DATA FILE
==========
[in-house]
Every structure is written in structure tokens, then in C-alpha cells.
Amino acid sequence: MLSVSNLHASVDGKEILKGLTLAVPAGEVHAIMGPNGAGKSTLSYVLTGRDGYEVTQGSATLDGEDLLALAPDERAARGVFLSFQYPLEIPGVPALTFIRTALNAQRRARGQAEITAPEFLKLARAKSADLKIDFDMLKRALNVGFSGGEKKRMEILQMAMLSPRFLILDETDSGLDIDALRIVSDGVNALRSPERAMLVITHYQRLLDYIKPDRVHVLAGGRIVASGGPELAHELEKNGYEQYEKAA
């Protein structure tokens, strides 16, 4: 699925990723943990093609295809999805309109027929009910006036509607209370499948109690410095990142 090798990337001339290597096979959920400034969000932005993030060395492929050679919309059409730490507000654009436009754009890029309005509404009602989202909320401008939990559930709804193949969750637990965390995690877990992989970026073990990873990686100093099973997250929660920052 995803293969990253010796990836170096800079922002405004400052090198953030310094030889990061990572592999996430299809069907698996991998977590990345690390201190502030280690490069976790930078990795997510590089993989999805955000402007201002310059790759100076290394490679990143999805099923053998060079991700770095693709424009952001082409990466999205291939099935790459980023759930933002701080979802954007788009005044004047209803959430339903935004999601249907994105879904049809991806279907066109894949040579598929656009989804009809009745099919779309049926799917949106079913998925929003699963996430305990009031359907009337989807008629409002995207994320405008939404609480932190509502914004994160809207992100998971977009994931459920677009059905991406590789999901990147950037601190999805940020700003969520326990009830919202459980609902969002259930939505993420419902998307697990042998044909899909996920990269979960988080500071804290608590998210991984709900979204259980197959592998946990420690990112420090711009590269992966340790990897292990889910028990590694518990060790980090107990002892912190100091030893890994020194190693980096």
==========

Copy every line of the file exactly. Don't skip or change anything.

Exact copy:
[in-house]
Every structure is written in structure tokens, then in C-alpha cells.
Amino acid sequence: MLSVSNLHASVDGKEILKGLTLAVPAGEVHAIMGPNGAGKSTLSYVLTGRDGYEVTQGSATLDGEDLLALAPDERAARGVFLSFQYPLEIPGVPALTFIRTALNAQRRARGQAEITAPEFLKLARAKSADLKIDFDMLKRALNVGFSGGEKKRMEILQMAMLSPRFLILDETDSGLDIDALRIVSDGVNALRSPERAMLVITHYQRLLDYIKPDRVHVLAGGRIVASGGPELAHELEKNGYEQYEKAA
């Protein structure tokens, strides 16, 4: 699925990723943990093609295809999805309109027929009910006036509607209370499948109690410095990142 090798990337001339290597096979959920400034969000932005993030060395492929050679919309059409730490507000654009436009754009890029309005509404009602989202909320401008939990559930709804193949969750637990965390995690877990992989970026073990990873990686100093099973997250929660920052 995803293969990253010796990836170096800079922002405004400052090198953030310094030889990061990572592999996430299809069907698996991998977590990345690390201190502030280690490069976790930078990795997510590089993989999805955000402007201002310059790759100076290394490679990143999805099923053998060079991700770095693709424009952001082409990466999205291939099935790459980023759930933002701080979802954007788009005044004047209803959430339903935004999601249907994105879904049809991806279907066109894949040579598929656009989804009809009745099919779309049926799917949106079913998925929003699963996430305990009031359907009337989807008629409002995207994320405008939404609480932190509502914004994160809207992100998971977009994931459920677009059905991406590789999901990147950037601190999805940020700003969520326990009830919202459980609902969002259930939505993420419902998307697990042998044909899909996920990269979960988080500071804290608590998210991984709900979204259980197959592998946990420690990112420090711009590269992966340790990897292990889910028990590694518990060790980090107990002892912190100091030893890994020194190693980096």